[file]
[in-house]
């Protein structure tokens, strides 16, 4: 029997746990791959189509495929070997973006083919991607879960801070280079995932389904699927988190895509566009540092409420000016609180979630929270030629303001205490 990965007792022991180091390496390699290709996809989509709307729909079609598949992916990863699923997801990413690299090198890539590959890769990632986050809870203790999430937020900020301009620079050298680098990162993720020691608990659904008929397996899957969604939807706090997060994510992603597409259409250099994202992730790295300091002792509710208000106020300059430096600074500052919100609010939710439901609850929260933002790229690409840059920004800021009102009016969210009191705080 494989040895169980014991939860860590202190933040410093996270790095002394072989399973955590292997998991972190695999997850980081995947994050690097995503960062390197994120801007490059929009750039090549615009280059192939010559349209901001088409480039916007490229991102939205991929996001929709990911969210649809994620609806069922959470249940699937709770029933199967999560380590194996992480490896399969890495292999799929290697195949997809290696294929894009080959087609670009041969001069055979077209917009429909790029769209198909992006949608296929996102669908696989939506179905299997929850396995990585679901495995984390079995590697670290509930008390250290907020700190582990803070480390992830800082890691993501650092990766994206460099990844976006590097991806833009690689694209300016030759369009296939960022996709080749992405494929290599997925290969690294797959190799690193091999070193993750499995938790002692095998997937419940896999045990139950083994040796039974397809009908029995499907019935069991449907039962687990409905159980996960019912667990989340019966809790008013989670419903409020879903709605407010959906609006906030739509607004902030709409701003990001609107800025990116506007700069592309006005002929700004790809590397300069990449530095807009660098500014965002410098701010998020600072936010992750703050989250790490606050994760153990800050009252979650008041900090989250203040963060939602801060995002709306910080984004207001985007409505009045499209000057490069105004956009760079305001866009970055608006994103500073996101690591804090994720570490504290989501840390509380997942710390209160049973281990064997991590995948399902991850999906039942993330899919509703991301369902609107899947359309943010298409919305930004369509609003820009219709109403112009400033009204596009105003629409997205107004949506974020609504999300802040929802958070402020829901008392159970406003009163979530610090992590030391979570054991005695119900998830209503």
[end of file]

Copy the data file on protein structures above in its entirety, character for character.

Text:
[in-house]
């Protein structure tokens, strides 16, 4: 029997746990791959189509495929070997973006083919991607879960801070280079995932389904699927988190895509566009540092409420000016609180979630929270030629303001205490 990965007792022991180091390496390699290709996809989509709307729909079609598949992916990863699923997801990413690299090198890539590959890769990632986050809870203790999430937020900020301009620079050298680098990162993720020691608990659904008929397996899957969604939807706090997060994510992603597409259409250099994202992730790295300091002792509710208000106020300059430096600074500052919100609010939710439901609850929260933002790229690409840059920004800021009102009016969210009191705080 494989040895169980014991939860860590202190933040410093996270790095002394072989399973955590292997998991972190695999997850980081995947994050690097995503960062390197994120801007490059929009750039090549615009280059192939010559349209901001088409480039916007490229991102939205991929996001929709990911969210649809994620609806069922959470249940699937709770029933199967999560380590194996992480490896399969890495292999799929290697195949997809290696294929894009080959087609670009041969001069055979077209917009429909790029769209198909992006949608296929996102669908696989939506179905299997929850396995990585679901495995984390079995590697670290509930008390250290907020700190582990803070480390992830800082890691993501650092990766994206460099990844976006590097991806833009690689694209300016030759369009296939960022996709080749992405494929290599997925290969690294797959190799690193091999070193993750499995938790002692095998997937419940896999045990139950083994040796039974397809009908029995499907019935069991449907039962687990409905159980996960019912667990989340019966809790008013989670419903409020879903709605407010959906609006906030739509607004902030709409701003990001609107800025990116506007700069592309006005002929700004790809590397300069990449530095807009660098500014965002410098701010998020600072936010992750703050989250790490606050994760153990800050009252979650008041900090989250203040963060939602801060995002709306910080984004207001985007409505009045499209000057490069105004956009760079305001866009970055608006994103500073996101690591804090994720570490504290989501840390509380997942710390209160049973281990064997991590995948399902991850999906039942993330899919509703991301369902609107899947359309943010298409919305930004369509609003820009219709109403112009400033009204596009105003629409997205107004949506974020609504999300802040929802958070402020829901008392159970406003009163979530610090992590030391979570054991005695119900998830209503």